Energy consumption, Scope 1 emissions, and methane emissions

Over 95% of Tullow’s energy consumption and Scope 1 emissions come from our two offshore operated assets in Ghana (Jubilee and TEN), the two main areas of emissions1 being gas flaring and energy consumption.   

Tullow has over the years disclosed data on our energy consumption and Scope 1 emissions in our Annual Report & Accounts and other required external reports including the Carbon Disclosure Project and International Oil & Gas Producers association. Last year, we responded to specific requests from the International Energy Agency through IPIECA and disclosed our methane emissions data and basis of reporting.  Of our total carbon emissions, 98% are driven by flaring, 2% of which are in relation to fugitive emissions. We continually assess our operations to seek opportunities to reduce the flaring levels via process or procedural controls and continue to seek opportunities for further reductions in Jubilee and TEN FPSO’s.

Tullow is committed to minimising the GHG emissions potential of our activities and implement appropriate reduction initiatives, considering the overall stability of our operations.  Our Non-Technical Risk Standard sets out mandatory requirements for managing emissions on existing facilities, which includes monitoring and reporting of energy use, quantified inventories of GHG emission sources, operationally and financially viable energy optimisation2

Industry-specific pollutants (NOx, Sox, VOCs, PM)

At our operational sites, we record and trend our air emissions performance with regards to the above-mentioned industry pollutants. We conduct periodic third party or internal stack emissions monitoring and air quality monitoring and compare the results of this to emissions guidelines including those of World Health Organisation, the US Environmental Protection Agency and the International Finance Corporation.  In Ghana, we took additional steps of conducting air quality monitoring in the coastal communities adjacent to the location of our offshore assets. This study concluded that our offshore activities had no effect on ambient air quality in the onshore coastal communities.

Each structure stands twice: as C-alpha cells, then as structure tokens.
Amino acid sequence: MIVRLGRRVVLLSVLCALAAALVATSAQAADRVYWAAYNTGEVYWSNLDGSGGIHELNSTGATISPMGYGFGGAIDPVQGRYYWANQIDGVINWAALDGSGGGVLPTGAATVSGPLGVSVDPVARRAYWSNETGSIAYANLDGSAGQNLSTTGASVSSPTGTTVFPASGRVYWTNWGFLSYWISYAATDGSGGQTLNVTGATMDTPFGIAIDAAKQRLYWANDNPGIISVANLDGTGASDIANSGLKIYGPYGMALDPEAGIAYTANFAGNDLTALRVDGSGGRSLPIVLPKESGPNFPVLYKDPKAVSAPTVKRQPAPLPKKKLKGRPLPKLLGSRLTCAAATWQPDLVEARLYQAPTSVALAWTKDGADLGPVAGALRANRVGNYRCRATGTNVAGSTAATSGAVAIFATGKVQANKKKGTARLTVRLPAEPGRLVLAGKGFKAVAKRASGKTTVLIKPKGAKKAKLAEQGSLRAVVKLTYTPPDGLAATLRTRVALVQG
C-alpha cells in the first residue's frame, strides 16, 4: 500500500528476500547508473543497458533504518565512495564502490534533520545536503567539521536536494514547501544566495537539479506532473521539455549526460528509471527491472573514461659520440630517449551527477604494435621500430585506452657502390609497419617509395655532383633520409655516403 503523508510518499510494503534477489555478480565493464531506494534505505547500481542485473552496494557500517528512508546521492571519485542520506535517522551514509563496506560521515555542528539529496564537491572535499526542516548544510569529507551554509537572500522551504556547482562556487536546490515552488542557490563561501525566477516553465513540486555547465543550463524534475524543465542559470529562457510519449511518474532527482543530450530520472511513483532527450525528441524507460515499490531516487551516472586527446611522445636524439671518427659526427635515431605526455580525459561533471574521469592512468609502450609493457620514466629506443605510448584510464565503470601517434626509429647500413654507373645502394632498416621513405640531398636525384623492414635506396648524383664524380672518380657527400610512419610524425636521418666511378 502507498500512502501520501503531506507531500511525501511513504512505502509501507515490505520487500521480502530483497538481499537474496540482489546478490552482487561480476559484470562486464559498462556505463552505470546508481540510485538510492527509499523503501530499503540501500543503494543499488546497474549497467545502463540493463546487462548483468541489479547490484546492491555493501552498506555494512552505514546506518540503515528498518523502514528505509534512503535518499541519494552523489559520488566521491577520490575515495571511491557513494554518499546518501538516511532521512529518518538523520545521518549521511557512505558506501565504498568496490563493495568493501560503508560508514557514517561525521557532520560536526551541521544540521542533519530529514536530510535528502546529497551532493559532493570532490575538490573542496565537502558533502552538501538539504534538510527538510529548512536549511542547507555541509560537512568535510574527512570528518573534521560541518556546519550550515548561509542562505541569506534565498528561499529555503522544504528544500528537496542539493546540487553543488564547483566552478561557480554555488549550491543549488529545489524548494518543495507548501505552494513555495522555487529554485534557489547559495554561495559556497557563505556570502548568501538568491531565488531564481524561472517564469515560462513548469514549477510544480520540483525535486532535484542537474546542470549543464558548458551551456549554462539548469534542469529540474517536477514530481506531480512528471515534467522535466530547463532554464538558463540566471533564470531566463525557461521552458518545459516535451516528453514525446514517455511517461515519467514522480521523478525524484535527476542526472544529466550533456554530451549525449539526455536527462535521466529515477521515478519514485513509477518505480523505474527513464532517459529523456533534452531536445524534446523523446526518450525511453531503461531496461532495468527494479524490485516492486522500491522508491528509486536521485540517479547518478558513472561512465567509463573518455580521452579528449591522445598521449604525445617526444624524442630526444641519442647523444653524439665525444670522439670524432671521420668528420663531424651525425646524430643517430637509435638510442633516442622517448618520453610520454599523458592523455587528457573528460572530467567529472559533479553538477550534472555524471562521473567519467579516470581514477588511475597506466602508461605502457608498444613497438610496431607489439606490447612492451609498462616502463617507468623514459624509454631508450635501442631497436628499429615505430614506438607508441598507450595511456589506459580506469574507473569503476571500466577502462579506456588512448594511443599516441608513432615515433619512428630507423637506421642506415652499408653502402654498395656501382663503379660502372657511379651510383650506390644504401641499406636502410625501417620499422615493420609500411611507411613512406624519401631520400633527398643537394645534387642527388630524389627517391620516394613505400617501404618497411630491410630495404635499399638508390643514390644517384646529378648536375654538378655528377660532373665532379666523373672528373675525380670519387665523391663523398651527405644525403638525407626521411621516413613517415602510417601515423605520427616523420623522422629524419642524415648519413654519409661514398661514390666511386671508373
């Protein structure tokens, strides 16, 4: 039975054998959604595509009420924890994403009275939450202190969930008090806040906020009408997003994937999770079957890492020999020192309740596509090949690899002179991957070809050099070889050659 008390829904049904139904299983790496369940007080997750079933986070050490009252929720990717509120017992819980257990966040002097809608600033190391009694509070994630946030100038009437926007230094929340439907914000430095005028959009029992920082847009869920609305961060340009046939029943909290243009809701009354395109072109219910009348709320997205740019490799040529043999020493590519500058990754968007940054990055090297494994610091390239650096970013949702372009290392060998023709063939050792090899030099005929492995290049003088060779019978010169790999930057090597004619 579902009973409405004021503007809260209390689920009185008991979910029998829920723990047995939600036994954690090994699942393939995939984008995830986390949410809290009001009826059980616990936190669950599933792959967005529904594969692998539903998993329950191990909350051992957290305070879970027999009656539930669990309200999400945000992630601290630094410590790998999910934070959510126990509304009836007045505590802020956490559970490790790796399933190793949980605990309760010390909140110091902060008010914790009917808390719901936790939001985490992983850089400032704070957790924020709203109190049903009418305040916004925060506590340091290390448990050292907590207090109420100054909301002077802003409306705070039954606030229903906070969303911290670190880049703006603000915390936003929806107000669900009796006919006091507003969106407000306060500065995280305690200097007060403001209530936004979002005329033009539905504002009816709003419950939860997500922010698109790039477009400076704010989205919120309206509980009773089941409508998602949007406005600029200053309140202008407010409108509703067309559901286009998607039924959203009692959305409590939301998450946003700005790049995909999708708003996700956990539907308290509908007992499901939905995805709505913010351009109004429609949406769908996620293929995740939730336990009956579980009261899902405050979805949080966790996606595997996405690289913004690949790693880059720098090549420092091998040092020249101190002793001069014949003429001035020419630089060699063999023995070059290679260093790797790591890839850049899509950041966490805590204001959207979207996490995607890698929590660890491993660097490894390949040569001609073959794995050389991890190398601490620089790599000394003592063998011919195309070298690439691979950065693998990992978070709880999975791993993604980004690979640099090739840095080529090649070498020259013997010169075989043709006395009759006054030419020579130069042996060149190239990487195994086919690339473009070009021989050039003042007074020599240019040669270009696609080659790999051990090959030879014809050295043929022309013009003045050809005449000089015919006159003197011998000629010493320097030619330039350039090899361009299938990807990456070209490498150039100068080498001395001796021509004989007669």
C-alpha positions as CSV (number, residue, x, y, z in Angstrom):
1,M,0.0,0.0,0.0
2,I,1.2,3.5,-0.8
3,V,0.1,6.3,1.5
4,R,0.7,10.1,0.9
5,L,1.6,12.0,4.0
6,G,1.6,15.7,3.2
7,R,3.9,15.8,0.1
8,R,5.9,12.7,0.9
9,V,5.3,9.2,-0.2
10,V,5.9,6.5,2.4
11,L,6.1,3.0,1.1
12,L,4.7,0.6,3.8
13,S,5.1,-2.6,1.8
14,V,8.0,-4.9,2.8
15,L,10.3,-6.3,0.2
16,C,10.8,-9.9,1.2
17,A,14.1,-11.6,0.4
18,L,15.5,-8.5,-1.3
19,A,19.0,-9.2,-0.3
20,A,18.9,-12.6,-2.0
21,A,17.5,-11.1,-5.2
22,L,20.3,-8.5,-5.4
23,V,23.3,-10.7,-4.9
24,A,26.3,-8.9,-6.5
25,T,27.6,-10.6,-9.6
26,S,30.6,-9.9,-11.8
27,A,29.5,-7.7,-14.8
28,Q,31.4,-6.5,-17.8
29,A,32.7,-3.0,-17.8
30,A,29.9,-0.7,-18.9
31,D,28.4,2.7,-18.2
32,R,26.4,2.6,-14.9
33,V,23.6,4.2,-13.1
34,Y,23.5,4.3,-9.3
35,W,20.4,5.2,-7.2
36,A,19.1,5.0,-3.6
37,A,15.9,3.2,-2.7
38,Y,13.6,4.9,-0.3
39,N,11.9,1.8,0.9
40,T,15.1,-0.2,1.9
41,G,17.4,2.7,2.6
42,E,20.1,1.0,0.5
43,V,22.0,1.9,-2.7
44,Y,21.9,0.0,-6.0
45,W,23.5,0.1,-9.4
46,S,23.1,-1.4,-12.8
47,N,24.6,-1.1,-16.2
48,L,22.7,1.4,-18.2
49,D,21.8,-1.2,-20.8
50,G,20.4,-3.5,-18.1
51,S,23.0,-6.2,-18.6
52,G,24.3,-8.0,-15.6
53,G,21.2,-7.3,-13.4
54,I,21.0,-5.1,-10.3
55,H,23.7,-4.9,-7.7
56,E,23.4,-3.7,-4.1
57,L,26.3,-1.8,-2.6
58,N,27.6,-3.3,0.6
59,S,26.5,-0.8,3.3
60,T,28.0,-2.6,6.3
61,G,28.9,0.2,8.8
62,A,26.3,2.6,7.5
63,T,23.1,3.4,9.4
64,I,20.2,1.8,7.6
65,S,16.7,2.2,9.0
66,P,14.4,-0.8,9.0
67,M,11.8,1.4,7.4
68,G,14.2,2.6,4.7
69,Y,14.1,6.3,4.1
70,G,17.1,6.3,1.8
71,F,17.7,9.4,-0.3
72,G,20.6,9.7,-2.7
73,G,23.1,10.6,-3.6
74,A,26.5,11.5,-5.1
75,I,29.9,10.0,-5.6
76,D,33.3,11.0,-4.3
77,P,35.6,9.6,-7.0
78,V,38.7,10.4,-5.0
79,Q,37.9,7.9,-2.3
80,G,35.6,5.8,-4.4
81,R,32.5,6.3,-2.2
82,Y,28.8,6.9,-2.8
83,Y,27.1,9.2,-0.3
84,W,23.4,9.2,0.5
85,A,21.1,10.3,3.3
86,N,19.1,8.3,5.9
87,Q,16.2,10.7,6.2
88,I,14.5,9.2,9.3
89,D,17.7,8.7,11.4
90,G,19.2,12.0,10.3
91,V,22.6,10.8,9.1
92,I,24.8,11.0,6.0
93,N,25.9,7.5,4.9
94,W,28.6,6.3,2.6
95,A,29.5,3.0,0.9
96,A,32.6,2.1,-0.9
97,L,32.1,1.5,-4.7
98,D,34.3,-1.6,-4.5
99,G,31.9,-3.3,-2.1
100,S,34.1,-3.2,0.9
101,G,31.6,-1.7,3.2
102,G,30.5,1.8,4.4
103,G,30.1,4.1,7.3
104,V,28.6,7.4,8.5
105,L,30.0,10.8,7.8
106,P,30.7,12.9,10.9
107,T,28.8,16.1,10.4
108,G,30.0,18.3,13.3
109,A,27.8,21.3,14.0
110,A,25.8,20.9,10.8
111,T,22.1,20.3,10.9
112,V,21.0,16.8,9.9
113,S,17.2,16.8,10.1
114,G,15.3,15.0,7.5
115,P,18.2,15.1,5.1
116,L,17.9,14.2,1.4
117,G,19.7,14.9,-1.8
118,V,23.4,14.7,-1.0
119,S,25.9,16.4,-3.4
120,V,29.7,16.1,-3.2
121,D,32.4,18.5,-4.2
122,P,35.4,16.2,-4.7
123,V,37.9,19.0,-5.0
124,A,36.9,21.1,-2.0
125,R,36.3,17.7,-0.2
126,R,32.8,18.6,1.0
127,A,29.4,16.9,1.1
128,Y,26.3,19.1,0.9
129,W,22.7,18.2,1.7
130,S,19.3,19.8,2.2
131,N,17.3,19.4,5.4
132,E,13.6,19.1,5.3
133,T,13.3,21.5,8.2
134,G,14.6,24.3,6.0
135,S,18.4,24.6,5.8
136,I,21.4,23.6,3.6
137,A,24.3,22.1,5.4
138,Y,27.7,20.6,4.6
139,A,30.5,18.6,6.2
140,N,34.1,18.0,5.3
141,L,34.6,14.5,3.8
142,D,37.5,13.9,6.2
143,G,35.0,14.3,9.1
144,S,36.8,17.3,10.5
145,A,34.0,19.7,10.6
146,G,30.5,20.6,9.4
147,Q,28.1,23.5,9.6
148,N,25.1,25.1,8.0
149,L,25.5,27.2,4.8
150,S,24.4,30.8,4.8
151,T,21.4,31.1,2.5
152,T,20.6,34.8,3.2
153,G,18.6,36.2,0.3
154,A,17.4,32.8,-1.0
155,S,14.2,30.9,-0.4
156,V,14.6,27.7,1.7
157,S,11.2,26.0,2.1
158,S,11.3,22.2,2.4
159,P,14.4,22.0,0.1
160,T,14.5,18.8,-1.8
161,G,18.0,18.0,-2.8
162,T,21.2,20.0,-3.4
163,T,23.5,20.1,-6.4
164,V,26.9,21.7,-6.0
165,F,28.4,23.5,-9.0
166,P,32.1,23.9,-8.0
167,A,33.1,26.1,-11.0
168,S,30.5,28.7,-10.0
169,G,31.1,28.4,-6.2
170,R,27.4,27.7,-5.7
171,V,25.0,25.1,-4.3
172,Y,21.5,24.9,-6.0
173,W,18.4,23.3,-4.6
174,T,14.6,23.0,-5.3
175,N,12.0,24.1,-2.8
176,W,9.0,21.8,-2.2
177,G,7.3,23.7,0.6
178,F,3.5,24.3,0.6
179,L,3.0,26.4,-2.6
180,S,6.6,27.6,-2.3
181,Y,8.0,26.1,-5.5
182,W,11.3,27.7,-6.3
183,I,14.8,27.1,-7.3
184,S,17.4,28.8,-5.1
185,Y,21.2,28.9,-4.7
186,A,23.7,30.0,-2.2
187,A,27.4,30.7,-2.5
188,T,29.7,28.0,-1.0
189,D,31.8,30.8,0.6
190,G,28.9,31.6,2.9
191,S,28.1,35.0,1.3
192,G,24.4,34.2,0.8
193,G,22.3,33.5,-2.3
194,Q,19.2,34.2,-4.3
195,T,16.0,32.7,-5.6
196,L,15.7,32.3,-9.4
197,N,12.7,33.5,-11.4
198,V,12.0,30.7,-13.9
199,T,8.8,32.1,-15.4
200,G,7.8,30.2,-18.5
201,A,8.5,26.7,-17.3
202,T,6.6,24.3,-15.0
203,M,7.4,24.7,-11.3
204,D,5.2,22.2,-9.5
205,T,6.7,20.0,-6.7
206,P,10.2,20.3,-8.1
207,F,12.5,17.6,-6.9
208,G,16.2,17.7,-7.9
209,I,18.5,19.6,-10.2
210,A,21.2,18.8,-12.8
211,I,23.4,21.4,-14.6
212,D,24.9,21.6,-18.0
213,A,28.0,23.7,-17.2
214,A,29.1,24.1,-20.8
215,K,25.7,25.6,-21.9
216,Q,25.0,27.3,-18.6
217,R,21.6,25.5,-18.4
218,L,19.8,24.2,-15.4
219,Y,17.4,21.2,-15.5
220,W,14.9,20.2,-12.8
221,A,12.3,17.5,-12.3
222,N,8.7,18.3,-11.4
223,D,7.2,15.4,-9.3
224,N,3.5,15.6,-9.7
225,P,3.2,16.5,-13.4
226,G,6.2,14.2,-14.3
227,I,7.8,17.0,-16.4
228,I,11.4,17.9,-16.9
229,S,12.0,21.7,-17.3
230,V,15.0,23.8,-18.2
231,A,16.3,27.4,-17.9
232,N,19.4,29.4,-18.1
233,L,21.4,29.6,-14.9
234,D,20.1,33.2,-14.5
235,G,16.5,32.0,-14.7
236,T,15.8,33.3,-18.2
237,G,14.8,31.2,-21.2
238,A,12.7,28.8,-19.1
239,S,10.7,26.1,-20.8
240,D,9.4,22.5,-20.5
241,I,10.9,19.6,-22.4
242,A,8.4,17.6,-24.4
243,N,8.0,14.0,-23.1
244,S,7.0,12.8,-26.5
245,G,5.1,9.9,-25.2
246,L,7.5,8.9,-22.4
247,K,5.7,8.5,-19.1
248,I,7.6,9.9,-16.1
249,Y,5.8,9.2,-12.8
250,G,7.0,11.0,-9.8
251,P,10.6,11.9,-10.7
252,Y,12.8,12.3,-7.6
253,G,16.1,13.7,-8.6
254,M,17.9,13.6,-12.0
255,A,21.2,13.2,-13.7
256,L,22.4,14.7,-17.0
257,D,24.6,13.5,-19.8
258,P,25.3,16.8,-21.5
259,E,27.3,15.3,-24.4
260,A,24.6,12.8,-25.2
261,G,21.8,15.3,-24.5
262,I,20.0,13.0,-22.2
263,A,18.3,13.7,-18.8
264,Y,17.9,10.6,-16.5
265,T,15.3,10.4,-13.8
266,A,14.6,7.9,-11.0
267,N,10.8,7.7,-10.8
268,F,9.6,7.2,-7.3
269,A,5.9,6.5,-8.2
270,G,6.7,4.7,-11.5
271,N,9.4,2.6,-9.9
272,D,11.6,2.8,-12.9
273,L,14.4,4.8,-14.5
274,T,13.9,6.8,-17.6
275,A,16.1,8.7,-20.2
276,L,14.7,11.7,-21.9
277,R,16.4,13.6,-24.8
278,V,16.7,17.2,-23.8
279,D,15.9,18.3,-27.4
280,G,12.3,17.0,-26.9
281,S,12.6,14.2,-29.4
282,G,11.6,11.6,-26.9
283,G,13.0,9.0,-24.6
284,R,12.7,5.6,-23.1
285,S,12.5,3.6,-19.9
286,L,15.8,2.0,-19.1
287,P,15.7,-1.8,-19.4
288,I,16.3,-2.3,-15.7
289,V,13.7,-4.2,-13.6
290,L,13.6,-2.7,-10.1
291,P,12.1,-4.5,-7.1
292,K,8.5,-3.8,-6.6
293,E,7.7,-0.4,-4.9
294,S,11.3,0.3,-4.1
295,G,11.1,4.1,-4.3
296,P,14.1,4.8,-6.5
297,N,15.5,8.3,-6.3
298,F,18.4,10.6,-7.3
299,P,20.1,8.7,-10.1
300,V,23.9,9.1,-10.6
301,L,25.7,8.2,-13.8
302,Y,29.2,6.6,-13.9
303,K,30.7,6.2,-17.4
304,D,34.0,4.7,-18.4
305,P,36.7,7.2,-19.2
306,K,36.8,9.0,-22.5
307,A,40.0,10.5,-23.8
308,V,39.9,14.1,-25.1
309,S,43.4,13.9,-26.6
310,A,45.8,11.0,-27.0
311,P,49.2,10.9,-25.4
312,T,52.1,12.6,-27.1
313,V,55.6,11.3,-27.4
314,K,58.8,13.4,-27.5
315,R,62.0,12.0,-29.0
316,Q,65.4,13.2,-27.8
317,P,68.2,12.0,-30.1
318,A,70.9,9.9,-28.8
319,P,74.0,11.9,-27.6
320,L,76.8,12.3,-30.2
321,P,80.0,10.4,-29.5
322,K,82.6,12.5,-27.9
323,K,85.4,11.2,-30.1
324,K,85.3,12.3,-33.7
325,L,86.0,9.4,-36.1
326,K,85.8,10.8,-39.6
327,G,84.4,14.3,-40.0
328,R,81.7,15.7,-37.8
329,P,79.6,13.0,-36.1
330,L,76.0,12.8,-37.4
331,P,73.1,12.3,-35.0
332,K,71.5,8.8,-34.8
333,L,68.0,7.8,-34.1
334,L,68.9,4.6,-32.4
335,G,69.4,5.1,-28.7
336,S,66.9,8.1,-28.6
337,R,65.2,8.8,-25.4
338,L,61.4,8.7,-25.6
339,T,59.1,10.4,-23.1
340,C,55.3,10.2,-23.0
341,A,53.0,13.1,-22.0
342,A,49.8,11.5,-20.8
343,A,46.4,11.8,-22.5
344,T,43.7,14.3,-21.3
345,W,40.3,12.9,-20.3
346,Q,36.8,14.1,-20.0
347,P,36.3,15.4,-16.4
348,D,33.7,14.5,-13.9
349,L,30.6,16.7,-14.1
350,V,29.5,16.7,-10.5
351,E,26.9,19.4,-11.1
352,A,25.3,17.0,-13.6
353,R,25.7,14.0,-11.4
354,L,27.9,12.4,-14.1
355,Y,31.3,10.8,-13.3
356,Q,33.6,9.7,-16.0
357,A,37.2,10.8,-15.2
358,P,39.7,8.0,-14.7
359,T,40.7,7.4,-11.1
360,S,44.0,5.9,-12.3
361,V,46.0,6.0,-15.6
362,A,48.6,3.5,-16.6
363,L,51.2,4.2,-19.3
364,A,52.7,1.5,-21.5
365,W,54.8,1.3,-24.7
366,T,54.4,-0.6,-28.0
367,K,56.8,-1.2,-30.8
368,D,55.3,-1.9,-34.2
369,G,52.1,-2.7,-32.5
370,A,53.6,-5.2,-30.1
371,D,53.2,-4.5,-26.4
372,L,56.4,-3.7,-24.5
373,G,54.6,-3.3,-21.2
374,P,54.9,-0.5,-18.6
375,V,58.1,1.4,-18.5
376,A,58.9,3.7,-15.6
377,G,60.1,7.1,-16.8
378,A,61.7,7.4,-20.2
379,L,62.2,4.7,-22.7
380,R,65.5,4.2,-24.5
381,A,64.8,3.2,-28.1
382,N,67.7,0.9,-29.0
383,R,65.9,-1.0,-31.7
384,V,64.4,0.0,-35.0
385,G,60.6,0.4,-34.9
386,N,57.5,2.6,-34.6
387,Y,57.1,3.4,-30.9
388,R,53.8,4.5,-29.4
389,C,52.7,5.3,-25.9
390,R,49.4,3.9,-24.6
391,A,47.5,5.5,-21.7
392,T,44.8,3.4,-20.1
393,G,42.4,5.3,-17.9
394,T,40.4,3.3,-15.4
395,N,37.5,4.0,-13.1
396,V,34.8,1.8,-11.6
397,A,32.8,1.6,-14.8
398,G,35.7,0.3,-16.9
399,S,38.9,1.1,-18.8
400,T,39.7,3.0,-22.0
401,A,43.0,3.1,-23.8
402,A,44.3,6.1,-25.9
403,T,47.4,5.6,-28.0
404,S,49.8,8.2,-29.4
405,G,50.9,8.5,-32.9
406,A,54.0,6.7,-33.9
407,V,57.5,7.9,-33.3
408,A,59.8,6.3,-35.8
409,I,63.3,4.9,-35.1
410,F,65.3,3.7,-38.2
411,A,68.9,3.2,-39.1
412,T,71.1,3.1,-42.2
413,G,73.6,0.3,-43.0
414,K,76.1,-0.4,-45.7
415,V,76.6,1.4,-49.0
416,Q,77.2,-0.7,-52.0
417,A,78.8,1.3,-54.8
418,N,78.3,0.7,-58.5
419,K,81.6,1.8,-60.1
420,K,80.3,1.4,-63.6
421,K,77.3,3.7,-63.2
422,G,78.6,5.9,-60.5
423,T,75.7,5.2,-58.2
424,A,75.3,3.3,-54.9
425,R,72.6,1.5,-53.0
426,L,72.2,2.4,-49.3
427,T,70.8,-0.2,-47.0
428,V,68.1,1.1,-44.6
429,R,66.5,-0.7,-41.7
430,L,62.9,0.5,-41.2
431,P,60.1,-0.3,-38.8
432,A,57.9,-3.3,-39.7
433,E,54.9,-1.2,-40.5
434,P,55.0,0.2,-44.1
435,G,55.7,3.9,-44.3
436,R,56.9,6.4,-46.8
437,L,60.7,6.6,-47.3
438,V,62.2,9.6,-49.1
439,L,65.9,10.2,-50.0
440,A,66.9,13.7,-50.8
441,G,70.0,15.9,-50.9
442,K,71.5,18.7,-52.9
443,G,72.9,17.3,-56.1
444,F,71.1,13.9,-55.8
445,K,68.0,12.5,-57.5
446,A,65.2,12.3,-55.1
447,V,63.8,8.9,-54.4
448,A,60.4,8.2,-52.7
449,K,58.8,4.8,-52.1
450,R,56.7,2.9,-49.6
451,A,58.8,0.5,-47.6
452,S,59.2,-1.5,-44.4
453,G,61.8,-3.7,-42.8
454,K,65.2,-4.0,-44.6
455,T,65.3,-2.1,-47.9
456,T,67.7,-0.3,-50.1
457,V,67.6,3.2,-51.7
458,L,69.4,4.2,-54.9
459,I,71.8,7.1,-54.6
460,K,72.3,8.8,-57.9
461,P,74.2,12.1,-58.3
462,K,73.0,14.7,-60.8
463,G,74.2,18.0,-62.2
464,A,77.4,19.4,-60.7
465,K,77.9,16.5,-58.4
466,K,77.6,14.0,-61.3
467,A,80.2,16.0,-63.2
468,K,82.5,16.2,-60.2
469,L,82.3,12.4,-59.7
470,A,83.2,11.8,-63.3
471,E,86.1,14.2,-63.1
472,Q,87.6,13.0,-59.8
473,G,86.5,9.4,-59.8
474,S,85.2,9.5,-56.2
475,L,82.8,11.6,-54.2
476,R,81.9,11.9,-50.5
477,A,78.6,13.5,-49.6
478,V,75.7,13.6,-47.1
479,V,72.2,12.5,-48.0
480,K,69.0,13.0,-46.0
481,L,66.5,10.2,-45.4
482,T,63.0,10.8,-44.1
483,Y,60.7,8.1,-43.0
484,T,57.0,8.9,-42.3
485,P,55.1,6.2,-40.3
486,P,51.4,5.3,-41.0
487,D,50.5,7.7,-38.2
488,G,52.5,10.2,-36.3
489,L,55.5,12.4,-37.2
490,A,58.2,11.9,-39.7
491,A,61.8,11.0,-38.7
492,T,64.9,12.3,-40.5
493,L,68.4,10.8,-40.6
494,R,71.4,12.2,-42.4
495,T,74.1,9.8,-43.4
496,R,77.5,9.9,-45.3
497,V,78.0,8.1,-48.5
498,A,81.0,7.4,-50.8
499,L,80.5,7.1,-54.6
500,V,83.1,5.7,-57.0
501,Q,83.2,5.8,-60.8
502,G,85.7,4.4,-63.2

Water Risk Management

Tullow recognises that water is a critical and limited natural resource, essential to life, health and sustainable social and economic development.  Water is also a key component of Tullow’s operations and as such we accept our role in the responsible and efficient use of this scarce resource.

Tullow commits to identify, monitor and mitigate impacts on water supplies associated with our operations. Locations deemed as high risk will have detailed water management plans in place in line with the requirements of our Safe and Sustainable Operations Policy. We commit to engaging with all stakeholders to improve our understanding of the most effective ways to manage this important issue.

Water risks, and how we manage them, differ depending on the geographical locations of our projects. In our Kenya development, water utilisation is a primary focus of the development concept and as such requires both a robust technical solution but more importantly one that is inclusive the needs of the community within which we operate including the potential for shared infrastructure.